r With the sounds of the Springville High School Marching Band and the snip of a ribbon by Miss Hobble Creek 2016 Kte Keetch, Utah’s newest Deseret Industries store opened Oct. 27 in west Springville.
Hundreds lined up to be the first shoppers in the thrift store and enjoy opening festivities that included music, an appearance by Brigham Young University’s Cosmo the Cougar and free tote bags. An official dedication ceremony was held for the facility on the evening of Oct. 26.
Items were collected from other Deseret Industries thrift stores to stock the new Springville location for its opening. Semi trailers were also filled with merchandise and parked behind the store so shelves could be restocked as they were emptied.
Deseret Industries, which includes both thrift store operations and employment training, is a nonprofit program owned and operated by The Church of Jesus Christ of Latter-day Saints. The new Springville DI store has been highly anticipated by residents of southern Utah County who have had to drive to Provo or American Fork to donate items or shop at the popular thrift store. The Springville location is the 21st Deseret Industries store in Utah and the 43rd overall.
At nearly 50,000 square feet, the Springville DI is considered one of DI’s large stores and is similar in size to the American Fork DI, said Brooke Yates, marketing manager for Deseret Industries.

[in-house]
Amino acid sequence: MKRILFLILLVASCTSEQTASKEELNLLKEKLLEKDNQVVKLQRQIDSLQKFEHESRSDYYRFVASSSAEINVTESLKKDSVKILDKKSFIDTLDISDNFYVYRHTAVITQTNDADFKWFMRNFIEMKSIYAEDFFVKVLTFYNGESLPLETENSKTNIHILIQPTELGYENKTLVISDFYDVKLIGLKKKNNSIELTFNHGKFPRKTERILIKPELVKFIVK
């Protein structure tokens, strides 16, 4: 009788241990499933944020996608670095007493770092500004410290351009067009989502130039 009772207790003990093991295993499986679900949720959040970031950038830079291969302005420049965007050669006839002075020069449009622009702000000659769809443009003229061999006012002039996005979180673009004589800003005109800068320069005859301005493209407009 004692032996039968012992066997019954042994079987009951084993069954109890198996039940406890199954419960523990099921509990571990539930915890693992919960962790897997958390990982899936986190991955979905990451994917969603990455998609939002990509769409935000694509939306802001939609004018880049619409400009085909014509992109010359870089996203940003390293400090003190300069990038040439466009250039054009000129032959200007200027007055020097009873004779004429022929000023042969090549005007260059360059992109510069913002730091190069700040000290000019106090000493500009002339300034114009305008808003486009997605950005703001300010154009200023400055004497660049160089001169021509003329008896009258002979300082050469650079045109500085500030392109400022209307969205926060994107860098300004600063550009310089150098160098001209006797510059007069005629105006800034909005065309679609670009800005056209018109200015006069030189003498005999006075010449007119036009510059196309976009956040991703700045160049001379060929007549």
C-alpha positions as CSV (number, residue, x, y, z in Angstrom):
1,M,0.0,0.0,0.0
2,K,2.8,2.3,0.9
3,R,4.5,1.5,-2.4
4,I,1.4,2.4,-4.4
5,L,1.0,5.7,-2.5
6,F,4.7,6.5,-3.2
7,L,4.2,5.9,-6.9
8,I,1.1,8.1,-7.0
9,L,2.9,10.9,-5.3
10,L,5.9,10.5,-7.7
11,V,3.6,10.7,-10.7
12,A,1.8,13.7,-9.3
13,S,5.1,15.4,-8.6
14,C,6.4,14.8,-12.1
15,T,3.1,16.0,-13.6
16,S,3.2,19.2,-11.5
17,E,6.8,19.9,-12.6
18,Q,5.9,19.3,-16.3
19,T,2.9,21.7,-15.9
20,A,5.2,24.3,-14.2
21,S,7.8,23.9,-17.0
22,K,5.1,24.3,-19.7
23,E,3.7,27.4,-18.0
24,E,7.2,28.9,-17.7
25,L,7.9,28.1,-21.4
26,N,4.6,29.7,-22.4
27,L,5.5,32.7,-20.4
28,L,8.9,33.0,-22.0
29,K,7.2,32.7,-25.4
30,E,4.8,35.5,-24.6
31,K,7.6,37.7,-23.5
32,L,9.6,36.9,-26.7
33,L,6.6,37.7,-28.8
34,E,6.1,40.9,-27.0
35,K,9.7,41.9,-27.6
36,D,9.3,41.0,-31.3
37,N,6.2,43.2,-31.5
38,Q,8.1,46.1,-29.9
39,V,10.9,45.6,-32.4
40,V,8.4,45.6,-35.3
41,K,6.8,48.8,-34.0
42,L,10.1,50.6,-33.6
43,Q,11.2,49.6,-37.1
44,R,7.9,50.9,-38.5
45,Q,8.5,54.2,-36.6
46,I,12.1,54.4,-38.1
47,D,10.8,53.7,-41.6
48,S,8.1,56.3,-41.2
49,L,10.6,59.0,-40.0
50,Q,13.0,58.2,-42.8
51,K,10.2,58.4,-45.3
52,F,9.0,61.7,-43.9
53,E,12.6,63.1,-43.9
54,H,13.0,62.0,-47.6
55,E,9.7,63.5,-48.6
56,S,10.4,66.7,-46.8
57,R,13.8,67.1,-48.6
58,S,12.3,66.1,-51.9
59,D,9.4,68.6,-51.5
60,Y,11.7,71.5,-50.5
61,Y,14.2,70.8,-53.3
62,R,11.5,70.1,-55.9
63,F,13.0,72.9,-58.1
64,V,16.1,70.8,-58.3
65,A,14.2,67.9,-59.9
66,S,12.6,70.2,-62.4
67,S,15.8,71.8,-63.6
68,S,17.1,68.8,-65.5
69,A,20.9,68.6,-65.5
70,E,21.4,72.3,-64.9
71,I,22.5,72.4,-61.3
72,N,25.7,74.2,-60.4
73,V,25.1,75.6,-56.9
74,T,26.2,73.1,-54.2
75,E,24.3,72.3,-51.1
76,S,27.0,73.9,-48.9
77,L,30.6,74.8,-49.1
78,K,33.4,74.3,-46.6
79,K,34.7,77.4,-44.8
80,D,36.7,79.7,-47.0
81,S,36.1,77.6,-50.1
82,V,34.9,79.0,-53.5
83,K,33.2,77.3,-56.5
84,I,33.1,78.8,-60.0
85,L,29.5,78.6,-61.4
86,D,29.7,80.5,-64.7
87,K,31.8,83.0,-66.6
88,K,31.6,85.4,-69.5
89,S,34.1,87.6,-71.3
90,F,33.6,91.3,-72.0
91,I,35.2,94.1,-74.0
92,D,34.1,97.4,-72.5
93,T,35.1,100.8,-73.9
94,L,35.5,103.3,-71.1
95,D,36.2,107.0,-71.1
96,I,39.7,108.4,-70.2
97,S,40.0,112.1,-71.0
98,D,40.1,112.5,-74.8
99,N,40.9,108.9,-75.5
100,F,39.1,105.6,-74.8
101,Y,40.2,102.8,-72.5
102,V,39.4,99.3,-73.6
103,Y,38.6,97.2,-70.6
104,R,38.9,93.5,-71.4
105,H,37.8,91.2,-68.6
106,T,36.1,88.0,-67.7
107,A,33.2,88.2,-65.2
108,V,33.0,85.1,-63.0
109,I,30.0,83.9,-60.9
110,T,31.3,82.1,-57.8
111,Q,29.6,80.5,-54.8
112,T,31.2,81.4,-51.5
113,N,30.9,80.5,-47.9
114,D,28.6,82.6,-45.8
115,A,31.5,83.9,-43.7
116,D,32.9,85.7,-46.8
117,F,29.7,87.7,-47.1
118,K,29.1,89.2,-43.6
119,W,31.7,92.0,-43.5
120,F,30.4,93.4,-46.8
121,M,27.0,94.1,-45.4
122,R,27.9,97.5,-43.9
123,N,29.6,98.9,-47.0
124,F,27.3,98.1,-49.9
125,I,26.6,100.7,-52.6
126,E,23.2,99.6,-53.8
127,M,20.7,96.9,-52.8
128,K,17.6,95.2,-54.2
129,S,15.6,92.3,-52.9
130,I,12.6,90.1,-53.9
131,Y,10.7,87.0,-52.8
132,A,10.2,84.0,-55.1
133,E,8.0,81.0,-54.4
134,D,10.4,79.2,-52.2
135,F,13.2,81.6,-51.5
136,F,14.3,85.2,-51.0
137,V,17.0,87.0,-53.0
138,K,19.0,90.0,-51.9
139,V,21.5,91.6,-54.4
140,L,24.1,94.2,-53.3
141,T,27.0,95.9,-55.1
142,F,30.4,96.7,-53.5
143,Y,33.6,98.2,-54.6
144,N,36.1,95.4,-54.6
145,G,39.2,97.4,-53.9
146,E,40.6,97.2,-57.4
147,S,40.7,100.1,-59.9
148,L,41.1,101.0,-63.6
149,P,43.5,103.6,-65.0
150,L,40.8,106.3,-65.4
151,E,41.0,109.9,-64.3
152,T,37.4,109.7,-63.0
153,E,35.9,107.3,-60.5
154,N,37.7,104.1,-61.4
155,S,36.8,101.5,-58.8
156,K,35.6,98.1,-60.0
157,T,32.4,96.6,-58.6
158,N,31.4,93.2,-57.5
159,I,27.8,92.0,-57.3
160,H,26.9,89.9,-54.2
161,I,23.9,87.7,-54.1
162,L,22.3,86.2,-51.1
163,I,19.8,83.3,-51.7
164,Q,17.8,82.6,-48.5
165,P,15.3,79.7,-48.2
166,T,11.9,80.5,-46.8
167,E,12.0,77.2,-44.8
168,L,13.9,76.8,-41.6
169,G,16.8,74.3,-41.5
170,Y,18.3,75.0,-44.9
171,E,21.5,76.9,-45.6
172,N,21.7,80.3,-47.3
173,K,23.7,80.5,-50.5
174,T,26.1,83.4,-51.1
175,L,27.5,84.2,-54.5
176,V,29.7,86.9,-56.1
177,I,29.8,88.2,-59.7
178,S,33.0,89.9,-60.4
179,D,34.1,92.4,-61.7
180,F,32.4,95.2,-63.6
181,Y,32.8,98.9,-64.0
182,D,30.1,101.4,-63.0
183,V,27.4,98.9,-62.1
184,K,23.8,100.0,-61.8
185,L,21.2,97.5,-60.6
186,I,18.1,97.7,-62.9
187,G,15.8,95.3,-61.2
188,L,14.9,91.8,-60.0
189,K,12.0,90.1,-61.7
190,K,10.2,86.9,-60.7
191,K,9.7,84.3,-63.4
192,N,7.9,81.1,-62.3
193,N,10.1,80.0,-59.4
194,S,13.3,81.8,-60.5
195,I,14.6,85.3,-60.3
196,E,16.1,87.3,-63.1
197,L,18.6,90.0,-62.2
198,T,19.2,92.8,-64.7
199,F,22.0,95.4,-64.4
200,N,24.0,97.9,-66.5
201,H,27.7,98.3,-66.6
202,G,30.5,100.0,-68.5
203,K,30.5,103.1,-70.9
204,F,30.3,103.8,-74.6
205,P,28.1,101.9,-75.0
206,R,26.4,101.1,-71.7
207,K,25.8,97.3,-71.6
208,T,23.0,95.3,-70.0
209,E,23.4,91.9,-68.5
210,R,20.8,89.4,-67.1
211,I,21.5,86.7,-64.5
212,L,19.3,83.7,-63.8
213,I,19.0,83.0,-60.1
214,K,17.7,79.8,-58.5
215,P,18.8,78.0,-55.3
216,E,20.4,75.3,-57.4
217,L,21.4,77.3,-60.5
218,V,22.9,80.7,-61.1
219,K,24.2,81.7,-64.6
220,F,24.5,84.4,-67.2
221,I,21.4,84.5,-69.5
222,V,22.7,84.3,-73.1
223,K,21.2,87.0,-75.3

“We are thrilled to be a part of the Springville community,” Yates said. “We’re really hoping we can make a difference and just contribute to the goodness we see down here in this community.”
Convenience was one of the factors going into the decision to build the Springville DI, Yates said. The location is right next to a major shopping area that includes Walmart. “We wanted to build a really nice facility to help the community so they could drop off donations closer,” Yates said.
Located next to the Springville DI are other LDS services including a Bishop’s Storehouse, which provides food for those in need; a Family Services Office, which provides access to licensed social workers; and an LDS employment center.
“They’re all welfare-type facilities, and so we kind of call it a welfare complex,” Yates said.
Deseret Industries is well known for its retail side where people can shop and find great deals on quality used goods. However, the reason the thrift store portion exists is so Deseret Industries can offer career training programs that provide people with the job skills they need to find regular employment, Yates said.
“Our plan is to help them gain the skills that they need to get them in a career that they want,” she said.
The Springville DI plans to employ 130 to 140 people in its career training program. For more information, visit www.deseretindustries.org/careers.
Opening events continued Oct. 28 and 29 with more appearances by Cosmo and a free concert by musical artist James the Mormon.
The Oct. 26 dedication ceremony was presided over by Bishop W. Christopher Waddell, second counselor in the Presiding Bishopric of the LDS Church. The ceremony included remarks by Stephanie Eliason, stake Relief Society president of the Spring Creek Stake in Springville, and Jack Bowers, bishop of the Spring Creek 18th Ward. Also speaking was President C. Arden Pope III, president of the Spring Creek Stake.
Bishop Waddell made his remarks before saying the dedicatory prayer.
The Springville Deseret Industries store will be open from 10 a.m. to 6 p.m. on Mondays and 10 a.m. to 9 p.m. Tuesday through Saturday. The store will be closed Sundays.